My wife sometimes worries if left unchecked she could turn into one of those depressing people on that Hoarders show that for decades never throws anything out until their house becomes a tight labyrinth of thin weaving paths between the mountains of obsessively-kept crapola. Yes, like me, when it comes to keeping stuff she might be a cautious saver versus reckless tosser but speaking as someone that has lived with her for nearly two decades, I think her hoarder fear is completely unjustified. Besides, there are so many better (worse) things to stay up all night being paranoid about.
Although I had many examples, when I was a little kid, I did not really think about the different ways people fill the space around them. My brother Arthur’s room was usually neat, organized and fairly sparse. His walls were fairly bare. His dresser often had some folded laundry on it that had not yet been put away but it was not messy. On his desk was usually a stack of textbooks and juggling beanbags (it was not till later that he made his first juggling clubs from the remaining pins of my old plastic bowling set). I recall he had a single fairly empty shelf with a few paperbacks like The Andromeda Strain and Cat’s Cradle next to his blue Soma Cube game which was his era’s popular geek puzzle game, sort of early 70s Tetris meets a Rubik’s cube.
On the other side of the spectrum was my brother Neil, whose room could be described as Early American Dump or Post-Modern Chaos. Sort of if The Odd Couple’s Oscar Madison rented out part of his room as a warehouse to the American Picker guys and hired a family of kleptomaniac blind chimps as caretakers of the place. To say he lived in a mess would be a vast understatement like saying ISIS is kinda not keen on Western Culture or Hitler was a bit unkind to the Jews.
I was the youngest of five and in our New York house, space was a premium. My first bedroom alone really wasn’t. I mean, it was actually just a bigger room that I shared with Arthur. Dad put up an ultra-thin easily removable pressboard wood panel divider with no doors and a two-foot gap from the ceiling to regulate the temperature. My much older sister and brother would torture me by tossing my stuffed alligator over the wall till one day his leg almost tore off and I had to put him back together the only way I knew how, with band-aids. I still have not forgiven them. At least as revenge for here ever after, they will always continue to be old(er).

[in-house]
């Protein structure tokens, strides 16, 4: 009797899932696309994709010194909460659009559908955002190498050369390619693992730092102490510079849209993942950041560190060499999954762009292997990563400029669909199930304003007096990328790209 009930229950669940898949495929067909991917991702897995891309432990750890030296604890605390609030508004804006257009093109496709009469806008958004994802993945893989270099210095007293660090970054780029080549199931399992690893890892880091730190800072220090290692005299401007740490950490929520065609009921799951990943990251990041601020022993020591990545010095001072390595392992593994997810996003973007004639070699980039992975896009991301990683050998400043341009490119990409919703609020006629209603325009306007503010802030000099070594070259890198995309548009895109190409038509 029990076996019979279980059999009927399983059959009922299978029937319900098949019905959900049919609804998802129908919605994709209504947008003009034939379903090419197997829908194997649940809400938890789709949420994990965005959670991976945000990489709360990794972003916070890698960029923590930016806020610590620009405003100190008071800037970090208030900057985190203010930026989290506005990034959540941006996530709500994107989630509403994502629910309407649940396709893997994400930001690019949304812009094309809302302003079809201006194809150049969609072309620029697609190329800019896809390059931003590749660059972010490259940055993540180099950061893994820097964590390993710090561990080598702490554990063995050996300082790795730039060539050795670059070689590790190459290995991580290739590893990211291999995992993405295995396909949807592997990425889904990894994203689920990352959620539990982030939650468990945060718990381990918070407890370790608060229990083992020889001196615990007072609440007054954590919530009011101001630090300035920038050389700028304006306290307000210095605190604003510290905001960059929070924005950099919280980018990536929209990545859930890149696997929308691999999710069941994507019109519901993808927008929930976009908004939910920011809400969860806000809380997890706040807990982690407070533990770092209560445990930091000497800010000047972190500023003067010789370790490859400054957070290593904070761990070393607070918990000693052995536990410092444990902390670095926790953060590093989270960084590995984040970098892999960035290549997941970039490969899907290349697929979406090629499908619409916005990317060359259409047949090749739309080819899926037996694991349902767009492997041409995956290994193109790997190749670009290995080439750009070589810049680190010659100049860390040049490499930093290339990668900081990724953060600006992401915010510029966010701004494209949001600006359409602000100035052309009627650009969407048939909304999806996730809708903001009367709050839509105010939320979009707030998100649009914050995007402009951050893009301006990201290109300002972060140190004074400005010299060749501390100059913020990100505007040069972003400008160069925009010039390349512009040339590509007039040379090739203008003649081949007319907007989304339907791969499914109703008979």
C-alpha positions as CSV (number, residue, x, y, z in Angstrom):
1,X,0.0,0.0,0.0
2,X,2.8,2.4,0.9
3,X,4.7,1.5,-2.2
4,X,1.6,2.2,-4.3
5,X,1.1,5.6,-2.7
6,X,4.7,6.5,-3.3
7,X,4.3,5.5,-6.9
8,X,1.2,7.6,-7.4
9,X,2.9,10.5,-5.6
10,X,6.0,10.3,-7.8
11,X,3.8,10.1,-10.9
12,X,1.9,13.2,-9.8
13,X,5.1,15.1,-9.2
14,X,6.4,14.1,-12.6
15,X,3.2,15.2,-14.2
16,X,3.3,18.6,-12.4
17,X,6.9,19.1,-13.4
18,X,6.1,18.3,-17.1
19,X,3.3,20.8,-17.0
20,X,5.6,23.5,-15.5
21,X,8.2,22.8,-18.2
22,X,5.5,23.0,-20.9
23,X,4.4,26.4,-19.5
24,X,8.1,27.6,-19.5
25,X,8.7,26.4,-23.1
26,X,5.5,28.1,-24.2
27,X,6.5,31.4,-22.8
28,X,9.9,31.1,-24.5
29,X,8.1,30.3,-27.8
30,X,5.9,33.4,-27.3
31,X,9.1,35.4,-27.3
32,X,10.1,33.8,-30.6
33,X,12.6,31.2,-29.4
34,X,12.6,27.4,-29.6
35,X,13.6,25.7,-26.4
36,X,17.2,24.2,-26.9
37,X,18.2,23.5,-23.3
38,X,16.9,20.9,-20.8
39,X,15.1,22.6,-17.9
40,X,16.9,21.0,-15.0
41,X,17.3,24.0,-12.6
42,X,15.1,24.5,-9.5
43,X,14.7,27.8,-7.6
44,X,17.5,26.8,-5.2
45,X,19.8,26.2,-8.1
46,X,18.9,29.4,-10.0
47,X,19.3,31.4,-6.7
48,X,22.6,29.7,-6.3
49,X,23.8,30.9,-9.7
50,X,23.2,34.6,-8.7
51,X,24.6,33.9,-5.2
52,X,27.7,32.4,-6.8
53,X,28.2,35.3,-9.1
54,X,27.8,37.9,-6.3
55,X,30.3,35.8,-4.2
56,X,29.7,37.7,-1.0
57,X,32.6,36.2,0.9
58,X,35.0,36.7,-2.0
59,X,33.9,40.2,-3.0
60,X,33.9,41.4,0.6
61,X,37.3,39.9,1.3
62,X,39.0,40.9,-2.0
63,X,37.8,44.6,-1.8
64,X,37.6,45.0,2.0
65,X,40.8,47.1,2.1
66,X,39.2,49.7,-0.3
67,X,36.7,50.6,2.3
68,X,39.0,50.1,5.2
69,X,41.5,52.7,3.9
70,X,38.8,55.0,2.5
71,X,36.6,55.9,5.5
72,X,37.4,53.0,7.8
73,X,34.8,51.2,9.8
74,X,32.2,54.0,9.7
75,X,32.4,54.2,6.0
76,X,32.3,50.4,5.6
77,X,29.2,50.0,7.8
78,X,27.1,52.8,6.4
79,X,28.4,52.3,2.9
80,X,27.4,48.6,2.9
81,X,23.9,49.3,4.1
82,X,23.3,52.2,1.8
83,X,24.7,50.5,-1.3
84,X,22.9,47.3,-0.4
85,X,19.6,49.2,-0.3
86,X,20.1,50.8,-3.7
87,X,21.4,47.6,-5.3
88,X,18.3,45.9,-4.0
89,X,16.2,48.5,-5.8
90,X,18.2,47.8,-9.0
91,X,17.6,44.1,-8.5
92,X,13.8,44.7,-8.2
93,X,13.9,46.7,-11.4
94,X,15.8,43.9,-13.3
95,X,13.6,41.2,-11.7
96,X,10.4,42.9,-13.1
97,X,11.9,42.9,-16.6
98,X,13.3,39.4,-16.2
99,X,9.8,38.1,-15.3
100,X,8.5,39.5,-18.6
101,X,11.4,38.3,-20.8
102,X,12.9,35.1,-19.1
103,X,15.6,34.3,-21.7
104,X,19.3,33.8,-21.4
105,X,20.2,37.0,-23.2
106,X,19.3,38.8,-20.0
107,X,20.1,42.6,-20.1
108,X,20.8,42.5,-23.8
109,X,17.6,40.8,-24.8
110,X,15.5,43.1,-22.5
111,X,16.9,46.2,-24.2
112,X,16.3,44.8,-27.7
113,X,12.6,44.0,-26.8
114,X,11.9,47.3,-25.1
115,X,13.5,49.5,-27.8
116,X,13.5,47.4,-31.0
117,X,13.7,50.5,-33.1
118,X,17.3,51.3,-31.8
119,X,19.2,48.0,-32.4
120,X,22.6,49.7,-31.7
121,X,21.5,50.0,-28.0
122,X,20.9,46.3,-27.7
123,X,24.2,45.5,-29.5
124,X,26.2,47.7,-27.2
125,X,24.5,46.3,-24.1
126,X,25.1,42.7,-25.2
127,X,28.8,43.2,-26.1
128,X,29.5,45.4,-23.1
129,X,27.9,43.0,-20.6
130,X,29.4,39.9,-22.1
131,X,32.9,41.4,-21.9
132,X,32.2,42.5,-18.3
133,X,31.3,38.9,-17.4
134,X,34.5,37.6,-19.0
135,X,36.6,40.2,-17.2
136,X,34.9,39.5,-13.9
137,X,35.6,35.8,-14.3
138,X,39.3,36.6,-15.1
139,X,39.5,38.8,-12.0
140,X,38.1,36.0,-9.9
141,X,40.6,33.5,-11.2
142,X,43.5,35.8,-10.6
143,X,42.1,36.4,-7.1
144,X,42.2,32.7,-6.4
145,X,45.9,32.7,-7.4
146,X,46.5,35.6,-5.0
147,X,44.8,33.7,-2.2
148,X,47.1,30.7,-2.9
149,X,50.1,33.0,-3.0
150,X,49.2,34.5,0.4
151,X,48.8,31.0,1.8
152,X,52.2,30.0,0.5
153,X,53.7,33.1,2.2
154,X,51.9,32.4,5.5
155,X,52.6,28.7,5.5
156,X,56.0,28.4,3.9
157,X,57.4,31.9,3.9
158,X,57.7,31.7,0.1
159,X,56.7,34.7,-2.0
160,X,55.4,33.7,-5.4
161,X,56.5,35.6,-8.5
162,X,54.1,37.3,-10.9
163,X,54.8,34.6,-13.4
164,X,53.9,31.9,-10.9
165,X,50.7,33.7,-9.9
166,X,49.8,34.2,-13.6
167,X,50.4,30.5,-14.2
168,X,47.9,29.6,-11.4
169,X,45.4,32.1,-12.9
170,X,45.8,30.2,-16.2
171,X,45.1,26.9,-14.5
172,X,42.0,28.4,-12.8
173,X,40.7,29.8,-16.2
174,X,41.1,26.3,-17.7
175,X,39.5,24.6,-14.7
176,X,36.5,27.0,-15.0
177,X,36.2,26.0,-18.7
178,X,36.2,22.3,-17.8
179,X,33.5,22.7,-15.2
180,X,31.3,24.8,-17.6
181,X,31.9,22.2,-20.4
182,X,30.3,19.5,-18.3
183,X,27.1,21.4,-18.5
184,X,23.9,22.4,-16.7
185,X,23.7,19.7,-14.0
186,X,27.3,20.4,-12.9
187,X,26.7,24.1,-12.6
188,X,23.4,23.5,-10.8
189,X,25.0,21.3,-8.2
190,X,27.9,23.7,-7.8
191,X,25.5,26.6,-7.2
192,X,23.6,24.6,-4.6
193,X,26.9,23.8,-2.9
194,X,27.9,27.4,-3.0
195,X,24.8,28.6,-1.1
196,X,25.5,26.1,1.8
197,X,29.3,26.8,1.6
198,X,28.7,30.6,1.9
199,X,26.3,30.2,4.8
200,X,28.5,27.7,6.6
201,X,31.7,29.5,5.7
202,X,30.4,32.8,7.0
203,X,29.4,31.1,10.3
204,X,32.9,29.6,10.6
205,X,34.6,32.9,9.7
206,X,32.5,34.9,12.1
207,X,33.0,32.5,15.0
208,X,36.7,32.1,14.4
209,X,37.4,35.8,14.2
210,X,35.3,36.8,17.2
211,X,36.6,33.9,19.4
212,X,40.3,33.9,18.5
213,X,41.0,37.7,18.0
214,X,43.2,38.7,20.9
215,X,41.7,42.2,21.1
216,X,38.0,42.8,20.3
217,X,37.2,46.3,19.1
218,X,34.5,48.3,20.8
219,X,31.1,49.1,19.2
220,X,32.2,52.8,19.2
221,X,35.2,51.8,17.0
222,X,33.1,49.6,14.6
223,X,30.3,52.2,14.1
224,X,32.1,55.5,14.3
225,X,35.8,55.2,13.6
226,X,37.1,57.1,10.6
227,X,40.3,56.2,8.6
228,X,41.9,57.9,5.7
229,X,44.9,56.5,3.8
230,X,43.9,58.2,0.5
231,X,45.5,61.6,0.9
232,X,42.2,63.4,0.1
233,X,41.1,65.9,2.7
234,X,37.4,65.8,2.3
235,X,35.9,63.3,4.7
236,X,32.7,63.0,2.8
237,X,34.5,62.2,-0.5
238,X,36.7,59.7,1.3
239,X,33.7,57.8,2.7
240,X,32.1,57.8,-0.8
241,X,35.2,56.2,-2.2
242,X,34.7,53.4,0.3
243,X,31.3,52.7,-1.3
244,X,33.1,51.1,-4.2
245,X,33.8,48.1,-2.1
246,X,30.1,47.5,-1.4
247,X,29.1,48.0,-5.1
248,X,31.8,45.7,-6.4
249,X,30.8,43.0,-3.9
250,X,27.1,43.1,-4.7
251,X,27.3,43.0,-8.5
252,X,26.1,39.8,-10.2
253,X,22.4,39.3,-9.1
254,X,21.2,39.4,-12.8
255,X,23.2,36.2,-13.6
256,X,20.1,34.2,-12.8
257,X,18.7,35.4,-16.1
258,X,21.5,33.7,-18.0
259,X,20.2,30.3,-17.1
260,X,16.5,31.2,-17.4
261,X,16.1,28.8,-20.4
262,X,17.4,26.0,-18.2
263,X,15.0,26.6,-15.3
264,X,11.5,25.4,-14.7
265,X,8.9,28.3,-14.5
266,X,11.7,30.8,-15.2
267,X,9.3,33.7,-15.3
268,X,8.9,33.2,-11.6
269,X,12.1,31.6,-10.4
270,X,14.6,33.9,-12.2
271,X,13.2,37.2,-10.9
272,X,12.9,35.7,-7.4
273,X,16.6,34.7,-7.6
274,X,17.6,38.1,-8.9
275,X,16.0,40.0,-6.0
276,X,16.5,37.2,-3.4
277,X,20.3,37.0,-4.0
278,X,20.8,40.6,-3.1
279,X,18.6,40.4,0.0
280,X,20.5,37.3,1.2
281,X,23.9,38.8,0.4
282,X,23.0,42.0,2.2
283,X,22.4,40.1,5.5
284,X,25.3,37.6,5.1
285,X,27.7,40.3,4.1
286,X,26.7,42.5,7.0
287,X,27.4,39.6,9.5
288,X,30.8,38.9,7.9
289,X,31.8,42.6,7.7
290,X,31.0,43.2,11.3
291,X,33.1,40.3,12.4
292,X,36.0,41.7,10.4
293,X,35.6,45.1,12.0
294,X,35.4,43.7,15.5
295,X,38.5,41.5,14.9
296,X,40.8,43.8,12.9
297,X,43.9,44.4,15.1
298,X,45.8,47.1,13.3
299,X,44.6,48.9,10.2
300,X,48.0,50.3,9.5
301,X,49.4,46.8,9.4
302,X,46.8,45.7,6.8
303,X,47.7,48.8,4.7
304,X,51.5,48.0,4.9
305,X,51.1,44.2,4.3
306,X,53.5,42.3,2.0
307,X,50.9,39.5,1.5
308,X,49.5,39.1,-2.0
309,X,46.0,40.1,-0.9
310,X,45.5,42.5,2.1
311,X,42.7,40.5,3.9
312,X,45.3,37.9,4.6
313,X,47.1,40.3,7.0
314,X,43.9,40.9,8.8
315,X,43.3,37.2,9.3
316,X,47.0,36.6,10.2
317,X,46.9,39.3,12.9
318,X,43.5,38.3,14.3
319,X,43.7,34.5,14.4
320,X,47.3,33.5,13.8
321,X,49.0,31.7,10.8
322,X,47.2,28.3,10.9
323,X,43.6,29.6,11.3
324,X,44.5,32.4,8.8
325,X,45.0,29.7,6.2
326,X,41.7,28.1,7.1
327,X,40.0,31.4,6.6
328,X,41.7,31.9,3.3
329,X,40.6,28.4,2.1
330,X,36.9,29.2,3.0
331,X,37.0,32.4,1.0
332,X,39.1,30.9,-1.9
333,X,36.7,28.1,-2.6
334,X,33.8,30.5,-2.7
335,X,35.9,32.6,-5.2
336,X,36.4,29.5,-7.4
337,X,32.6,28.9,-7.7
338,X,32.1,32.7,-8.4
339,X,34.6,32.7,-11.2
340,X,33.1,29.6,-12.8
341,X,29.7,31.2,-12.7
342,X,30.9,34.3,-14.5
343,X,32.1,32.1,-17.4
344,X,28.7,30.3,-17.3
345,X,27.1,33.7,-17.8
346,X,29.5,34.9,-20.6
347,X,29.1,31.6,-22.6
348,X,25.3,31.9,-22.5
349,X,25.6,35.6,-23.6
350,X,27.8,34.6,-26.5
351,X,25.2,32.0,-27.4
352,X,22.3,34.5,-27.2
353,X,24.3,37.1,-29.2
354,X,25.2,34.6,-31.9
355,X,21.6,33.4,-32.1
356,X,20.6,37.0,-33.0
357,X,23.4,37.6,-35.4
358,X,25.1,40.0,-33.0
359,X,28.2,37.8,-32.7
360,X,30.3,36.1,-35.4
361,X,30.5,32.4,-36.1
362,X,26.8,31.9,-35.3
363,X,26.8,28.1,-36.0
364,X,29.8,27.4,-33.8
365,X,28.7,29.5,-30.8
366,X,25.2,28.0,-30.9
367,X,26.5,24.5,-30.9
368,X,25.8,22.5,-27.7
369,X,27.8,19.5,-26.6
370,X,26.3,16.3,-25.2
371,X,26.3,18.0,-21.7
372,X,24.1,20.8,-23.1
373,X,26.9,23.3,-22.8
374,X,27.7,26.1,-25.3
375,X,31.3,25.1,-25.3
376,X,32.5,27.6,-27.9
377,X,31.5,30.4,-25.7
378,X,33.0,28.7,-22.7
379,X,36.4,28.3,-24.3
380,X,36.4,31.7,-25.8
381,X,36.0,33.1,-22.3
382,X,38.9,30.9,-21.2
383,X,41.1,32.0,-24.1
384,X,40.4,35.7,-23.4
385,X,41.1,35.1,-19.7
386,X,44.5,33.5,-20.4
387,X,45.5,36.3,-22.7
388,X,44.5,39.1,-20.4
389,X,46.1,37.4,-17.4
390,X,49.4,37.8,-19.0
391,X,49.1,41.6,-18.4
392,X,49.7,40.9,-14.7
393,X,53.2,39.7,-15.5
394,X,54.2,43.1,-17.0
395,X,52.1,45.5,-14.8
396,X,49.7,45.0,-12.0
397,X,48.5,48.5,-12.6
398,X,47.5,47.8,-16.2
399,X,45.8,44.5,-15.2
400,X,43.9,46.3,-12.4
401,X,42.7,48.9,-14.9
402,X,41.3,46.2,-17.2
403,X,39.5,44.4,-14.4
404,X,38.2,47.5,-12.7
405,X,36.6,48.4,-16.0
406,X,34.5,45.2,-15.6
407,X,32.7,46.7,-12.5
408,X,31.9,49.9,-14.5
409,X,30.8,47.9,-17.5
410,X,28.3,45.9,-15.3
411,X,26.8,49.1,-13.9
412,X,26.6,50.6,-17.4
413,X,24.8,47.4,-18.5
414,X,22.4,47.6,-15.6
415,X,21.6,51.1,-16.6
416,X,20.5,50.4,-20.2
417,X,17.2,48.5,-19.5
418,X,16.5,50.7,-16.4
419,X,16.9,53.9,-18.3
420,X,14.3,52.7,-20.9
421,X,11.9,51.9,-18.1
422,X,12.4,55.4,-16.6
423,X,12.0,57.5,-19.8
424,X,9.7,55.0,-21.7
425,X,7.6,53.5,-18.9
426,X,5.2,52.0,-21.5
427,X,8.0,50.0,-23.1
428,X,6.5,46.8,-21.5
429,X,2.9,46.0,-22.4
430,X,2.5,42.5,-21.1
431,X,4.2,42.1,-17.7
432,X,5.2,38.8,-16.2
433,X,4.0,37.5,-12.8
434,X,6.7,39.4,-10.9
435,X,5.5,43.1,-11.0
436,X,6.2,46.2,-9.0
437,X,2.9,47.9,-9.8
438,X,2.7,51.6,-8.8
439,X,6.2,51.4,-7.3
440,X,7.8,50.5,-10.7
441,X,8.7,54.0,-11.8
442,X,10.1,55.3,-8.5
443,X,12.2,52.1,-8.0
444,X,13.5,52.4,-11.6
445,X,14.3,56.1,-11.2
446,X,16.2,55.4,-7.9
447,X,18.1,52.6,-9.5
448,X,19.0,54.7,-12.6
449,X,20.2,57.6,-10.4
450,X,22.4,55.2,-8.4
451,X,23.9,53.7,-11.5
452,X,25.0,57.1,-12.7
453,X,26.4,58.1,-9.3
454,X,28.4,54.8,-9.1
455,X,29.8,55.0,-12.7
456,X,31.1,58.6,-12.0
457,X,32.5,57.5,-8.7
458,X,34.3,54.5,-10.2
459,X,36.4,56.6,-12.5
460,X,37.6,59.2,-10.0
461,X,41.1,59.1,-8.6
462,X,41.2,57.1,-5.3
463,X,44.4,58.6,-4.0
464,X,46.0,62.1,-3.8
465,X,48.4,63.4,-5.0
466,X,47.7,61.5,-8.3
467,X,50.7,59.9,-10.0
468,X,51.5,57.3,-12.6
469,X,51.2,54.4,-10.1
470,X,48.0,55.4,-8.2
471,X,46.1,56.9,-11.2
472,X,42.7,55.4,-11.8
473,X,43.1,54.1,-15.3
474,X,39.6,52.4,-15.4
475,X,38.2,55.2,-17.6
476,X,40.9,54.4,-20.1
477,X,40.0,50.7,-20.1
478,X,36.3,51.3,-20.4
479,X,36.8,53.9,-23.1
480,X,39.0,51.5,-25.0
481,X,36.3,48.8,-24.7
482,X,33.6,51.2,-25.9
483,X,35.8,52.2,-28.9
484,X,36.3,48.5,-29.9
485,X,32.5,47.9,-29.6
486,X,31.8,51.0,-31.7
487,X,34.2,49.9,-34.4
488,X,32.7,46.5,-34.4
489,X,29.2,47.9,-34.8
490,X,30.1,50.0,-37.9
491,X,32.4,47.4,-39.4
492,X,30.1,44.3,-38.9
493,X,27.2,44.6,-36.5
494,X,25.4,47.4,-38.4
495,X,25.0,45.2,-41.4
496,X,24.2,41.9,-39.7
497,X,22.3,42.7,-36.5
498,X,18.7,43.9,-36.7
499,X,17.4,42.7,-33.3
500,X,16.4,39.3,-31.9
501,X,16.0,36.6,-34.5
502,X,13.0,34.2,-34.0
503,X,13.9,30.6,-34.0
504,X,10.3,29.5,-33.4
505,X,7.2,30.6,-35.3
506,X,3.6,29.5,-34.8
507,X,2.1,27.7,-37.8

My room was somewhere between Arthur and Neil’s, busy but not messy. My stuff was always put away but there was a lot of clutter. Atop my dresser and desk sat my record player along with random books and toys. From top to bottom my walls were covered with stuff like the fold-out insert from the Beatles White Album, Yankees baseball cards and various other pictures.
I have a vague memory from when I was pretty little of going to the Mays department store with my Mother and from the metal flip rack of posters in the ‘groovy teen department’ picking out two of King Kong. I am not sure why I chose two different King Kong posters. I do not recall having any special affinity for Mr. Kong over say Godzilla or Frankenstein. Maybe I was just always amused by monkeys.
I don’t think I picked the Kong posters because of Fay Wray being in them; at that age I would not have noticed if she was hot or not. It was not until several years later when my hormones were raging that I added to my wall a picture I cut out of Time magazine from the new 1970s version of King Kong where King’s giant fingers pulled down Jessica Lang’s top exposing, to a kid my age, some very exciting side boob-age. Certainly if that slightly older breast-curious pre-teen Dan went on that same poster shopping trip, the preference would be one of Suzanne Somers or Bernadette Peters.
I remember getting home and excitedly hanging my new King Kong posters on opposite walls but that night I was afraid they would come to life and I could not sleep. What I should have been afraid of was the desperately different proportion sizes of the ape to the city from one poster to the other. In one he was hanging off the top of a building swatting airplanes and on the other, he was stomping through the city taller than half the buildings. If he could change size so easily what was to stop him from coming in my front door?
During my High School years while living in Miami, my walls still were covered with many of the same posters including one of the Kongs. The only difference was under some of the posters I also had some naked woman pics cut from dirty magazines. Things were tougher for kids before the internet and its mega-easy access to porn. Hell, at one point I was happy with the bra ads in the color Sunday newspaper circulars.
Nowadays my wife and I still keep the walls very full with art, photos and clocks. Space for something new is at quite a premium but besides the busy walls and shelves, the place is usually not too messy. All the excess stuff goes into our storeroom i.e. ‘place to put crap we should really throw out but don’t’. Some people use the attic, basement or garage for such purposes but we have always had a dedicated room that we can lock when guests come over so we can pretend it does not exist. Maybe I should add self-delusion to that list of paranoia that keep me up at night.
When the storeroom gets so full that I can’t swing open the door and toss something on top of the mountain of crap without it falling back out into the hall before I can slam shut the door, I know it is time to go in for one of our periodic sort and toss sessions. That happened this past week which also explains how I wasted the better part of Sunday. Oh, its still a very full room that would make my crazy-organized neatnic Dad cringe but it works for us. Does one out-of-control room make us hoarders? Well sometimes hoarding is in the eye of the beholder.